Smartphones, removable batteries are back

The European Commission would like to reintroduce removable batteries to reduce waste. Here's how the cell phone industry is changing

For once the "Europe asks us" could make users happy: the European Commission is thinking of asking smartphone manufacturers to use the removable battery again. The reason is very simple: to reduce waste and decrease pollution. According to Frans Timmermans, vice president of the European Commission who is working on the "Green Deal" package to decrease the production of harmful substances, smartphones are one of the most polluting devices.

Since batteries are no longer removable, if not by opening the smartphone with ad hoc tools, users prefer to buy a new smartphone rather than just replacing the battery. And the consequence is that there are more devices to dispose of, even if they have perfectly functioning parts. The removable battery and simpler repairs would allow users to use the same device for longer, reducing the production of polluting material. For users this is certainly good news, but for manufacturers it would mean changing once again the production method of smartphones, which at the moment are not able to accommodate a removable battery.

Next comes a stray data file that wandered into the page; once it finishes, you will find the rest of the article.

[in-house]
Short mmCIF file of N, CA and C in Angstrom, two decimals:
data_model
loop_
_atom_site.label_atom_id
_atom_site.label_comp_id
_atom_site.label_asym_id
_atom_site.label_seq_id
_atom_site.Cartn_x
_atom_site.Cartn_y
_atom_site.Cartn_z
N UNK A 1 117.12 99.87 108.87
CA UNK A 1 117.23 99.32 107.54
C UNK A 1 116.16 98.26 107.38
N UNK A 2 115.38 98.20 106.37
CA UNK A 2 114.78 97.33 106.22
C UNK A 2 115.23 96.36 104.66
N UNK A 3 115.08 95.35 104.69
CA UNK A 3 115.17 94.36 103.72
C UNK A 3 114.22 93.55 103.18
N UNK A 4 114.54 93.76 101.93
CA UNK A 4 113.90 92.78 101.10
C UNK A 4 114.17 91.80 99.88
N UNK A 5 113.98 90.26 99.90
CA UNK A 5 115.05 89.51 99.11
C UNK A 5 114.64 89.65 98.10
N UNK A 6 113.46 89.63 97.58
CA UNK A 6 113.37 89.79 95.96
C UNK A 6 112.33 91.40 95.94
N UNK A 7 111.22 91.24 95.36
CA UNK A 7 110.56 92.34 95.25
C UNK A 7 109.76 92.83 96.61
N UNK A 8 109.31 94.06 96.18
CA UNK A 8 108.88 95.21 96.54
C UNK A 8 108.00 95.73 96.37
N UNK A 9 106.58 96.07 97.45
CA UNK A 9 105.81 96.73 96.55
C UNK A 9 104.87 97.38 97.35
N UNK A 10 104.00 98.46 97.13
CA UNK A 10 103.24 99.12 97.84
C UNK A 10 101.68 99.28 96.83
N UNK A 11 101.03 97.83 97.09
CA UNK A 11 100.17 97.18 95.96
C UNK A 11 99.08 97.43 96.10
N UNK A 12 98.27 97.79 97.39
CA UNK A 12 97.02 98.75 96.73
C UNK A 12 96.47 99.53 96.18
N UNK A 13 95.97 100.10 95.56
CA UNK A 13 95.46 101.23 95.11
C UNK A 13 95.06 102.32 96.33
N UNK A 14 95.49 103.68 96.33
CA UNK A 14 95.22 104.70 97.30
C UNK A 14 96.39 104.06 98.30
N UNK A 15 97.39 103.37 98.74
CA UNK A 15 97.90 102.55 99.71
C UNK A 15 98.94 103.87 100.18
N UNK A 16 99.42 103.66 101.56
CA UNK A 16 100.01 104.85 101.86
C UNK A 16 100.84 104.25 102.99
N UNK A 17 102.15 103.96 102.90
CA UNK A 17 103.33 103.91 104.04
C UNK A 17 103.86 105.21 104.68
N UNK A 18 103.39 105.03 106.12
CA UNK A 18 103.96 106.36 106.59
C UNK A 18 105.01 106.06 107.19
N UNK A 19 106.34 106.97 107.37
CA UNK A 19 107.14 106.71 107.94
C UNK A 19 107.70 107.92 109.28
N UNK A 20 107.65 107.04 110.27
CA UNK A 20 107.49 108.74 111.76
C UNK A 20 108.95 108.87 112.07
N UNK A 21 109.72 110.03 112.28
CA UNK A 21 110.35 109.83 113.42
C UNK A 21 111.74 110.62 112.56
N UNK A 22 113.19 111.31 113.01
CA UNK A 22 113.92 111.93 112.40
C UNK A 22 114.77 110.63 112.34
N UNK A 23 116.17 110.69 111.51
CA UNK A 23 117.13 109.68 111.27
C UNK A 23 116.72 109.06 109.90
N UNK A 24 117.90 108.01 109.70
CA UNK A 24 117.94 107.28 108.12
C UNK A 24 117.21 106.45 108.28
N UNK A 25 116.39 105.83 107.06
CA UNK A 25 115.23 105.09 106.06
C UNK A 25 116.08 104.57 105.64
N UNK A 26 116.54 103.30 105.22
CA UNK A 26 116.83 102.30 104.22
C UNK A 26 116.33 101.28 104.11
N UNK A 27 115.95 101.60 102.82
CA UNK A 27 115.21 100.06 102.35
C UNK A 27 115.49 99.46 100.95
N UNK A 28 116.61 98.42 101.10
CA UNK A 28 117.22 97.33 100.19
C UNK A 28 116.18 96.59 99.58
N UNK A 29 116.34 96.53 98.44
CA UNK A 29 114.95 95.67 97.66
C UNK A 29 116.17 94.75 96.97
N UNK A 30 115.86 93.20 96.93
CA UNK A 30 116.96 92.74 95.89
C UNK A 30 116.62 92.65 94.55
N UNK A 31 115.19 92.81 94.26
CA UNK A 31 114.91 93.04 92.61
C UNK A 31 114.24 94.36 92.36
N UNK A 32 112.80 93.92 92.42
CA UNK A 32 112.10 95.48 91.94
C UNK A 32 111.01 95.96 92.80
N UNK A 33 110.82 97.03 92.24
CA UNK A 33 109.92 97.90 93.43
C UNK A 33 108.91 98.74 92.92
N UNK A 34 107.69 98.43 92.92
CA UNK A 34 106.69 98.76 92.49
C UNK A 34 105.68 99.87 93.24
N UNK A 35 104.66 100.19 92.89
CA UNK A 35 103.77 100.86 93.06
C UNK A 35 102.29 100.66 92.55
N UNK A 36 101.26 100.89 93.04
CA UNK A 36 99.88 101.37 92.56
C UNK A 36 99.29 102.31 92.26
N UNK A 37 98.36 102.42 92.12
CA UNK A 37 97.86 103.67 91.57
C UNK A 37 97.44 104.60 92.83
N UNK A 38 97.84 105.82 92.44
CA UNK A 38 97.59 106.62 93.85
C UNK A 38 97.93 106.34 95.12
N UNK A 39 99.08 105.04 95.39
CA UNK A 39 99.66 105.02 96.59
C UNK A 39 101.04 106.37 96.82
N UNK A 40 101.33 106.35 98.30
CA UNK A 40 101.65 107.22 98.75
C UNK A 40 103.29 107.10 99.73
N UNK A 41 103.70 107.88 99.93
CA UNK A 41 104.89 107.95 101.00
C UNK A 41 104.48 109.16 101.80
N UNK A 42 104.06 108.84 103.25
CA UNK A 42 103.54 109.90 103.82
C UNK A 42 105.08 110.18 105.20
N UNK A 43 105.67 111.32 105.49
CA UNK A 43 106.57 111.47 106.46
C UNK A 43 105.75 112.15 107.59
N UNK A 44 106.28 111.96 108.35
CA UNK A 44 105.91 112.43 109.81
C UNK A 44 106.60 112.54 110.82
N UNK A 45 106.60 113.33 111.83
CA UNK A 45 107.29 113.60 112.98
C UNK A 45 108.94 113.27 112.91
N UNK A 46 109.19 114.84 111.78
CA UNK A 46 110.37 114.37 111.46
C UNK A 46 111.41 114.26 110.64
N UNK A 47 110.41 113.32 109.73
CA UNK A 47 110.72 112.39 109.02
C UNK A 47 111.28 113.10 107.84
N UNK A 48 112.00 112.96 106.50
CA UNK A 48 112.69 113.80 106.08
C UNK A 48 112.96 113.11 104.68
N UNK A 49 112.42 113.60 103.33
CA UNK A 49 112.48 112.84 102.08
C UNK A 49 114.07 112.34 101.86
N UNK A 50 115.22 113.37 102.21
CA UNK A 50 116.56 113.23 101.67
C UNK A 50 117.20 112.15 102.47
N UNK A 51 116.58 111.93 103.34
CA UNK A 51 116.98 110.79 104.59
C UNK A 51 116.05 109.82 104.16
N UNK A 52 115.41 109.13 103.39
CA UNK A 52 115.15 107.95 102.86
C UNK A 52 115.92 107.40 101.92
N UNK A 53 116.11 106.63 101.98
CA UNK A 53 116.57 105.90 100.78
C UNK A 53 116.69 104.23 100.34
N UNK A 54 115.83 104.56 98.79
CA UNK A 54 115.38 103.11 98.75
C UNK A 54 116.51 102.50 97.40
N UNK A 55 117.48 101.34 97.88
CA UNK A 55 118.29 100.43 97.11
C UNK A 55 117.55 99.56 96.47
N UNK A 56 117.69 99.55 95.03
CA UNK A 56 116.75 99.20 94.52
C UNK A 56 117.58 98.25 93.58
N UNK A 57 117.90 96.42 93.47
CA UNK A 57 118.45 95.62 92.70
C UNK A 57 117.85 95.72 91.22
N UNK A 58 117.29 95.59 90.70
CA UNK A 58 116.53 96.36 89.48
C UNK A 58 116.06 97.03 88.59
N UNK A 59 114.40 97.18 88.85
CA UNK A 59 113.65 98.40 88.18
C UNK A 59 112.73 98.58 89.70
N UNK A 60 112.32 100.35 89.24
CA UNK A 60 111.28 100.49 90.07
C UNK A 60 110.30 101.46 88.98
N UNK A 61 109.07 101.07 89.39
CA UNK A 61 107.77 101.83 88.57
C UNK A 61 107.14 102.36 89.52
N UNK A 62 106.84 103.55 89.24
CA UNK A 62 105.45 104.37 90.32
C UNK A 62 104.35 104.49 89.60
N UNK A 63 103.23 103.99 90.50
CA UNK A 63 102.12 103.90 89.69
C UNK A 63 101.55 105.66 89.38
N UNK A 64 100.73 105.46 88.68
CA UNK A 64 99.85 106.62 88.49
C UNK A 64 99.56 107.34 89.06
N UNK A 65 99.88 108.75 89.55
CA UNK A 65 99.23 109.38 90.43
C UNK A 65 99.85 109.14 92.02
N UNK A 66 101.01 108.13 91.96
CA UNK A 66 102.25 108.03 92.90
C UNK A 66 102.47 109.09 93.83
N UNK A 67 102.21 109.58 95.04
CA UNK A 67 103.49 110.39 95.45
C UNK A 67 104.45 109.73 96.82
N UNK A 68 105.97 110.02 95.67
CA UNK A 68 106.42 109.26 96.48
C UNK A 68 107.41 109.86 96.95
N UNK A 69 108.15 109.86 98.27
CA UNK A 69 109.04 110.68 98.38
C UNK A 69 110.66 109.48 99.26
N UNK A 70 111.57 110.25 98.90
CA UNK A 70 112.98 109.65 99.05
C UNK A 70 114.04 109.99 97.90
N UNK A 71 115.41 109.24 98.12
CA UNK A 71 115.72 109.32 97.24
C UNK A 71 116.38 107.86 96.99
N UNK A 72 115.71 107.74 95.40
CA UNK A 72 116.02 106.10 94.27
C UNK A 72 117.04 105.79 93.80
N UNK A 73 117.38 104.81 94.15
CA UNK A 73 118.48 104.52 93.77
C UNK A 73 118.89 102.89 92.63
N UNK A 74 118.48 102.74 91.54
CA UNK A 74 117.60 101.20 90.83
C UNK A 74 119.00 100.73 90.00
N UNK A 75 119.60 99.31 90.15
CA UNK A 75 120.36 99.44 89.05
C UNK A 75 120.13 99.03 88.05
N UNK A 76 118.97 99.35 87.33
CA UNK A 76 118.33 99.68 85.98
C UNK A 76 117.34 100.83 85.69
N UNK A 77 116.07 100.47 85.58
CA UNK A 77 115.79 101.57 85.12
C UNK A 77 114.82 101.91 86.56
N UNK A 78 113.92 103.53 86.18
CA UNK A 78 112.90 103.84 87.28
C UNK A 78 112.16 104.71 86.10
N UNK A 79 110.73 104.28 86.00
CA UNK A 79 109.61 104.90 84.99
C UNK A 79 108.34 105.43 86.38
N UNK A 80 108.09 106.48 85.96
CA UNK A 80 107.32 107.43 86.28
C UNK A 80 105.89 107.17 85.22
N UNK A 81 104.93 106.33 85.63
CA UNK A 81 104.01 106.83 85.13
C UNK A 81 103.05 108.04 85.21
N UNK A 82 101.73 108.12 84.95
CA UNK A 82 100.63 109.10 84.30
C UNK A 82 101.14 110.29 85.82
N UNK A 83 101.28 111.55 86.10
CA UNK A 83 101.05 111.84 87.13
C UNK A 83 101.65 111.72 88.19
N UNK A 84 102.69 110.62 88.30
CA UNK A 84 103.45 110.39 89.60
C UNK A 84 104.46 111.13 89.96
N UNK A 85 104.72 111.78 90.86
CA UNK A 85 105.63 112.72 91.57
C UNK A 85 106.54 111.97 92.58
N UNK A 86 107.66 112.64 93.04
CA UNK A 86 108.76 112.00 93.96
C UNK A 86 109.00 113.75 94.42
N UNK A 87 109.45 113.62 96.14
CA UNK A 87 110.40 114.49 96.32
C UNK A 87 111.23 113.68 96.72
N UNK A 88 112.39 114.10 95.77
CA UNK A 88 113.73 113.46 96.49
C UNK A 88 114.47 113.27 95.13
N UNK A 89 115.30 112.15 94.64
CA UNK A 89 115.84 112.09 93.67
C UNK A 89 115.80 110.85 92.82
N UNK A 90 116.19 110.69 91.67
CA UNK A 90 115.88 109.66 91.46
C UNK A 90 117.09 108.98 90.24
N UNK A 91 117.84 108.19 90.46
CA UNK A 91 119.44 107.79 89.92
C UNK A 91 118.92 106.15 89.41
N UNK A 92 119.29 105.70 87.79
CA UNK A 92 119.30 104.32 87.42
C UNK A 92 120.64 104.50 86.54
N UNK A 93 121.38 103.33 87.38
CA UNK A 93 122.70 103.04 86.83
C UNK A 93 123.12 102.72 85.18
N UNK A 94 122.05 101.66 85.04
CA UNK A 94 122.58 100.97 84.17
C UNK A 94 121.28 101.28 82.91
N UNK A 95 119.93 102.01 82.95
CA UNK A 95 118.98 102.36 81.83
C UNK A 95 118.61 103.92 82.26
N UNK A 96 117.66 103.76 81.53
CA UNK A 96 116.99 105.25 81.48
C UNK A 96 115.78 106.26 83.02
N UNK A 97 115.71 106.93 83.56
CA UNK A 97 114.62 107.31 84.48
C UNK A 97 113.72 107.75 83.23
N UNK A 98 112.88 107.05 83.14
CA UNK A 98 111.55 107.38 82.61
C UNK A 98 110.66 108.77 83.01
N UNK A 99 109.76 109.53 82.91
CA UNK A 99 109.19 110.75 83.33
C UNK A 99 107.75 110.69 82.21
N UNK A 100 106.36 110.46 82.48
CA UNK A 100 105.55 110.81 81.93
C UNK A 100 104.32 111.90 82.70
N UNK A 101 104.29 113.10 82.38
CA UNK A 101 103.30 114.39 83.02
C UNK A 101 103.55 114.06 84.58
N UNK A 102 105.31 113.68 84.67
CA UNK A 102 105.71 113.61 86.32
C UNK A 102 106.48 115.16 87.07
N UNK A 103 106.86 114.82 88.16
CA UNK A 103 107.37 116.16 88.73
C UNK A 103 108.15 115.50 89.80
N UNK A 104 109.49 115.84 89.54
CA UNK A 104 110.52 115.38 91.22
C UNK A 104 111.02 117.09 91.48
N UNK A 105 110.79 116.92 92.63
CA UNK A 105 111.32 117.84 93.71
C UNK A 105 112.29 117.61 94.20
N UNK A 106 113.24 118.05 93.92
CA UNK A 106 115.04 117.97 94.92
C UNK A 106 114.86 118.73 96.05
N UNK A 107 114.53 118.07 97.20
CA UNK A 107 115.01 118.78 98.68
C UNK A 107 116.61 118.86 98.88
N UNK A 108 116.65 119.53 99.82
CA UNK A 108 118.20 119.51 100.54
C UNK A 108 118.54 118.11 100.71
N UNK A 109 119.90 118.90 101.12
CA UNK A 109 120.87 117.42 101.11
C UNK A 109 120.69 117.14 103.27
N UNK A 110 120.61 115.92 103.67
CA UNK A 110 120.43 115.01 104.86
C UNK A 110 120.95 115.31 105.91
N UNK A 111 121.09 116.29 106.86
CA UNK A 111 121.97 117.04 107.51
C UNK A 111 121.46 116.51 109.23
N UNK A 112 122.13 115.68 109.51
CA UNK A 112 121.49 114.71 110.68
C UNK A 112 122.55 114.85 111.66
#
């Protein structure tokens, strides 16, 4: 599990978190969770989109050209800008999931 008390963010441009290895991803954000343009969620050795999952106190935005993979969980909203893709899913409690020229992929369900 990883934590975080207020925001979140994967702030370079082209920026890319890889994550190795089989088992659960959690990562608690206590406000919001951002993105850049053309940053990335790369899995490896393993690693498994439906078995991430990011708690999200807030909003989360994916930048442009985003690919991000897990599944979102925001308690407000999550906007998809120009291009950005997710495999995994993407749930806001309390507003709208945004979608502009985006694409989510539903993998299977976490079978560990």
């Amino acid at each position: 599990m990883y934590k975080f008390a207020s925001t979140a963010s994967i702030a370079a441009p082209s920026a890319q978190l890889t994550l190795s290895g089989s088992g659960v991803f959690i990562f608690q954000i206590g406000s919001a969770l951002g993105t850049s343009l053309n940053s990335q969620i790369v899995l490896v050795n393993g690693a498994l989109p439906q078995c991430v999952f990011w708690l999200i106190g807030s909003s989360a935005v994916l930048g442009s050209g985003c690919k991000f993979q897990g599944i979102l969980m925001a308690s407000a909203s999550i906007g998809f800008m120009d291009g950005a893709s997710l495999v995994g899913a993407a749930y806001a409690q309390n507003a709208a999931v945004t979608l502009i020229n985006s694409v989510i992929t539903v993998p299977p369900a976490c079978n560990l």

Removable battery in smartphones, what Europe is asking for

For the moment it is only an idea, but in the coming months it could become reality. Among the proposals on which the European Commission is working to reduce the emission of pollutants is the return of the removable battery in the smartphone. As you know, the accumulator is the most delicate component of cell phones and after a year or two begins to lose efficiency. Many people, rather than change the battery, decide to buy a new device.

In this way, however, multiply the waste to be disposed of, a cost not only economic, but also environmental. Most of the smartphones to be disposed of have components that are still fully functional: CPU, display, RAM and memory. If the battery were removable and easily replaceable, users might not buy a new smartphone but decide to just change the battery.

In addition, the Commission is working to make repairs and access to spare parts easier. The reason is always the same: to reduce waste.

What it means for manufacturers

If the European Commission's proposal is approved, it will be a real shock for smartphone manufacturers. They would have to redesign all devices to allow for battery removal. No small task, especially since smartphone batteries are no longer square or rectangular. In some cases, especially in the top of the range, to optimize space, the batteries have become L-shaped, or are doubled. We'll see what Europe will decide in the coming months and how manufacturers will react.